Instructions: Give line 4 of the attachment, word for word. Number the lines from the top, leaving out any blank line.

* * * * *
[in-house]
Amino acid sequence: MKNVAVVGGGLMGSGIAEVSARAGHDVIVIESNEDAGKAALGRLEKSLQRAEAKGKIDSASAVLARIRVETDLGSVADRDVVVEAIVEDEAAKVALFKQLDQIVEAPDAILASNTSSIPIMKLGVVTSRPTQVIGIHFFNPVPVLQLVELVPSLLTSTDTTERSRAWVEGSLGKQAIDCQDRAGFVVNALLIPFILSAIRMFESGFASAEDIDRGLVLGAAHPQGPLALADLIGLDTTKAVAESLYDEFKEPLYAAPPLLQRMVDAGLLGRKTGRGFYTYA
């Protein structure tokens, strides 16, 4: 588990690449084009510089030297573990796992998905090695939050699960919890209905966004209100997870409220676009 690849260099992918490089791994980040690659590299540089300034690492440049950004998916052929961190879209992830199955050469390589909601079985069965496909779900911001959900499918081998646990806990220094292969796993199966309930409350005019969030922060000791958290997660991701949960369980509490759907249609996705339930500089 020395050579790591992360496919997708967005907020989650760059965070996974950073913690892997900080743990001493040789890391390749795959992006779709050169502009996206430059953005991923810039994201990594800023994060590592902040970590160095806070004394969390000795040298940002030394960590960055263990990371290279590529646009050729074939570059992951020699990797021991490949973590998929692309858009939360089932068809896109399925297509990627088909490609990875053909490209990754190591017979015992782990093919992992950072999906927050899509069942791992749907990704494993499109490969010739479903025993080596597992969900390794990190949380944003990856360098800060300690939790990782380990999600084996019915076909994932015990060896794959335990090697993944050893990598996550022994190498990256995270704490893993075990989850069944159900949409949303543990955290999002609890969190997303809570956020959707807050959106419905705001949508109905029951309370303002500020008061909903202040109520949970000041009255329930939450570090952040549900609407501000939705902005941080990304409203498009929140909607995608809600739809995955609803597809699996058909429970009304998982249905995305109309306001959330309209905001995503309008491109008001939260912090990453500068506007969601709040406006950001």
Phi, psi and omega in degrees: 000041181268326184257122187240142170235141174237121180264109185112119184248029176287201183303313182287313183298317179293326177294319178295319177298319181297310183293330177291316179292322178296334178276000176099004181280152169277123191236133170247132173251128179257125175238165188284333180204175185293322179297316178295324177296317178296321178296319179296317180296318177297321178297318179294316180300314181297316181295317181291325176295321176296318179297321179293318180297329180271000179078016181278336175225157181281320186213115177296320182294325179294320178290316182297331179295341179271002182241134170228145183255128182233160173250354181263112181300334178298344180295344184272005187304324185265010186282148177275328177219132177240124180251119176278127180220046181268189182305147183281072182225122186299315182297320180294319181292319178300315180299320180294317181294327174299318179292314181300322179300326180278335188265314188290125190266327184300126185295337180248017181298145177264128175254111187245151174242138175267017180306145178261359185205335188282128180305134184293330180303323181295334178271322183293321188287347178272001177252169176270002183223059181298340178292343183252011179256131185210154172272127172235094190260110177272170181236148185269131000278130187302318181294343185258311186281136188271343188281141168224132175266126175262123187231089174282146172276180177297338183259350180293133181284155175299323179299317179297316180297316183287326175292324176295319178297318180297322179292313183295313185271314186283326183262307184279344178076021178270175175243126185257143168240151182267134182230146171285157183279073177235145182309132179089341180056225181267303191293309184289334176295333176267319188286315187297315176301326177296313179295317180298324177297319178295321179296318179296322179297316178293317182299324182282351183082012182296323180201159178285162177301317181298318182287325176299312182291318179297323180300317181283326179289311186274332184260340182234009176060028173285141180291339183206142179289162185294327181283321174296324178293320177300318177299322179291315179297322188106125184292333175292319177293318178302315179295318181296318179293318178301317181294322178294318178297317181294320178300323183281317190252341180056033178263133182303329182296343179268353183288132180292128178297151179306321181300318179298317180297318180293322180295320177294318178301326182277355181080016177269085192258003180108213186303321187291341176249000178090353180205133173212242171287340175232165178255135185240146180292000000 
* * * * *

Phi, psi and omega in degrees: 000041181268326184257122187240142170235141174237121180264109185112119184248029176287201183303313182287313183298317179293326177294319178295319177298319181297310183293330177291316179292322178296334178276000176099004181280152169277123191236133170247132173251128179257125175238165188284333180204175185293322179297316178295324177296317178296321178296319179296317180296318177297321178297318179294316180300314181297316181295317181291325176295321176296318179297321179293318180297329180271000179078016181278336175225157181281320186213115177296320182294325179294320178290316182297331179295341179271002182241134170228145183255128182233160173250354181263112181300334178298344180295344184272005187304324185265010186282148177275328177219132177240124180251119176278127180220046181268189182305147183281072182225122186299315182297320180294319181292319178300315180299320180294317181294327174299318179292314181300322179300326180278335188265314188290125190266327184300126185295337180248017181298145177264128175254111187245151174242138175267017180306145178261359185205335188282128180305134184293330180303323181295334178271322183293321188287347178272001177252169176270002183223059181298340178292343183252011179256131185210154172272127172235094190260110177272170181236148185269131000278130187302318181294343185258311186281136188271343188281141168224132175266126175262123187231089174282146172276180177297338183259350180293133181284155175299323179299317179297316180297316183287326175292324176295319178297318180297322179292313183295313185271314186283326183262307184279344178076021178270175175243126185257143168240151182267134182230146171285157183279073177235145182309132179089341180056225181267303191293309184289334176295333176267319188286315187297315176301326177296313179295317180298324177297319178295321179296318179296322179297316178293317182299324182282351183082012182296323180201159178285162177301317181298318182287325176299312182291318179297323180300317181283326179289311186274332184260340182234009176060028173285141180291339183206142179289162185294327181283321174296324178293320177300318177299322179291315179297322188106125184292333175292319177293318178302315179295318181296318179293318178301317181294322178294318178297317181294320178300323183281317190252341180056033178263133182303329182296343179268353183288132180292128178297151179306321181300318179298317180297318180293322180295320177294318178301326182277355181080016177269085192258003180108213186303321187291341176249000178090353180205133173212242171287340175232165178255135185240146180292000000 